“They are coming!” Ari screamed.

Cursing his own stupidity, he ran past Killian and the squirrel.

The tunnel emerged into a narrow ledge, maybe forty meters above the ground. The waterfall hurled itself over the cliffs high above him, and the water came crashing into a wide pool that frothed and spumed. To his right, maybe a kilometer away, he saw the walls of the village.

Ari quickly glanced left and right and noticed a set of steps that descended gradually from the narrow ledge. They seemed to be perfectly carved into the side of one of the enormous owl statues. Still, he knew the ants would easily catch up to them if they tried running down the slippery steps. Which left only one thing to do.

Killian appeared beside him and carefully leaned over the ledge, glancing down at the pool. Ari could see the fear painted on his face.

“Place a trap here!” he shouted and pointed at the tunnel’s mouth.

When the archer nodded and started whispering, Ari turned toward the squirrel and commanded it to run as far it could get into the tunnel. Two sizzling acorns materialized in the summon’s paws before it vanished into the darkness. He didn’t like sending the squirrel to its death, but he had no other choice.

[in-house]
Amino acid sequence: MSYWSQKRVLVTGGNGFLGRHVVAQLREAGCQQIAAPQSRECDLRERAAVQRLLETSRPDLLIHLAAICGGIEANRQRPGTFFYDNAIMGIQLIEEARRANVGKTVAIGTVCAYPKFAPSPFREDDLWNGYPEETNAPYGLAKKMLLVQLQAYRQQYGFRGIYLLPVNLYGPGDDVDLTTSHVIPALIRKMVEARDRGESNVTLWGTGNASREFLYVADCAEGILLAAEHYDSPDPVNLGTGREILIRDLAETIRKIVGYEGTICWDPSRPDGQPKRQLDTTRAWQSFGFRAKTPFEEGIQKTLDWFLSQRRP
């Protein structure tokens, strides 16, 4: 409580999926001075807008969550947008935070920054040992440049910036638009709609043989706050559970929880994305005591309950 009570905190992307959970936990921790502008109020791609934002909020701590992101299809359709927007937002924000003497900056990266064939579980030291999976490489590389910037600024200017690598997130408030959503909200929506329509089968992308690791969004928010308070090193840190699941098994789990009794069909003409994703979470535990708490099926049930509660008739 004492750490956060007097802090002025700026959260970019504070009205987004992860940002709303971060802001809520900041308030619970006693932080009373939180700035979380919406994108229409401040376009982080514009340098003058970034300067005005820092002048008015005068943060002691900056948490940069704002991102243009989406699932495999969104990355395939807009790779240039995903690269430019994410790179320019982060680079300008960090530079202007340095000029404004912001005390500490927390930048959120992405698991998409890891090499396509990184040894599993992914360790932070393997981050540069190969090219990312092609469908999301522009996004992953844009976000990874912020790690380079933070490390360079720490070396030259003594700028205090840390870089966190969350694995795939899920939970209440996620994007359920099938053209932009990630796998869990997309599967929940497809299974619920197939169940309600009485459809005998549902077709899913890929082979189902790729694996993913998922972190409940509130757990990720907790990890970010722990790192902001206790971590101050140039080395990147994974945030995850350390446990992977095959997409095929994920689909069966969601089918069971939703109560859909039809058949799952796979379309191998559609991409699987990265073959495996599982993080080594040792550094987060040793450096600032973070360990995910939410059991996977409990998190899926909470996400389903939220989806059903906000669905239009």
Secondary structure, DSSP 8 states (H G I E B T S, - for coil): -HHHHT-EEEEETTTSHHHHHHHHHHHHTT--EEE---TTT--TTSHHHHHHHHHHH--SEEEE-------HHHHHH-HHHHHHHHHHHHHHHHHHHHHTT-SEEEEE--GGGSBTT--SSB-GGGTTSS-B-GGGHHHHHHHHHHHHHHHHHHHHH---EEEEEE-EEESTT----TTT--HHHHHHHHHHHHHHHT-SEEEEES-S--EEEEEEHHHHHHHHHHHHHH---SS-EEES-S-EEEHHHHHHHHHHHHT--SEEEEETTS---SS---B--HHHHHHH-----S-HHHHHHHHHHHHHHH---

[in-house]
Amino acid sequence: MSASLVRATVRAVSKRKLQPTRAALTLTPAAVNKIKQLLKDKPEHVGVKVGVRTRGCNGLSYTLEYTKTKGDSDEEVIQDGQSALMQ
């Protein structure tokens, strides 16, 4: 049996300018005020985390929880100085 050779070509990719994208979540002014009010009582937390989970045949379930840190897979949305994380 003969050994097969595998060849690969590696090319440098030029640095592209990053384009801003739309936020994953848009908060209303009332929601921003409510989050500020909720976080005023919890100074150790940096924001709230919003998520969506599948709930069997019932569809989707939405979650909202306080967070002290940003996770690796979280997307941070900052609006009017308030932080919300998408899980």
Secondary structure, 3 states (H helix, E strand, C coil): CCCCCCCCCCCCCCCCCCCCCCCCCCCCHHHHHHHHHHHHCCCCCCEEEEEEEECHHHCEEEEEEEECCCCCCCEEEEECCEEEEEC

“Jump!” Ari shouted.

They took a short run-up and leaped off the ledge. Not even a second later, two blasts rumbled behind them, raising clouds of dust and sending rocks flying through the air.

Ari seemed to fall for a long, long time. The shock of impact was like hitting something solid, and the tremendous crash drove all the air from his lungs. He felt himself going down as he was dragged into the depths of the seething pool by the water that fell from above. He could not breathe or tell whether he was upside down or right way up.

His lungs were bursting, and he thought it was over, but then he pushed all the water away from himself and formed a bubble of air around him. The split-second moment of clarity was enough for him to see the light somewhere above him. After releasing the spell, he swam up, frantically waving with his arms. He broke through the surface just in time to catch a wave square in the mouth. He coughed and sputtered, then dragged in a desperate breath and dove again to avoid being hit by rocks falling everywhere around him.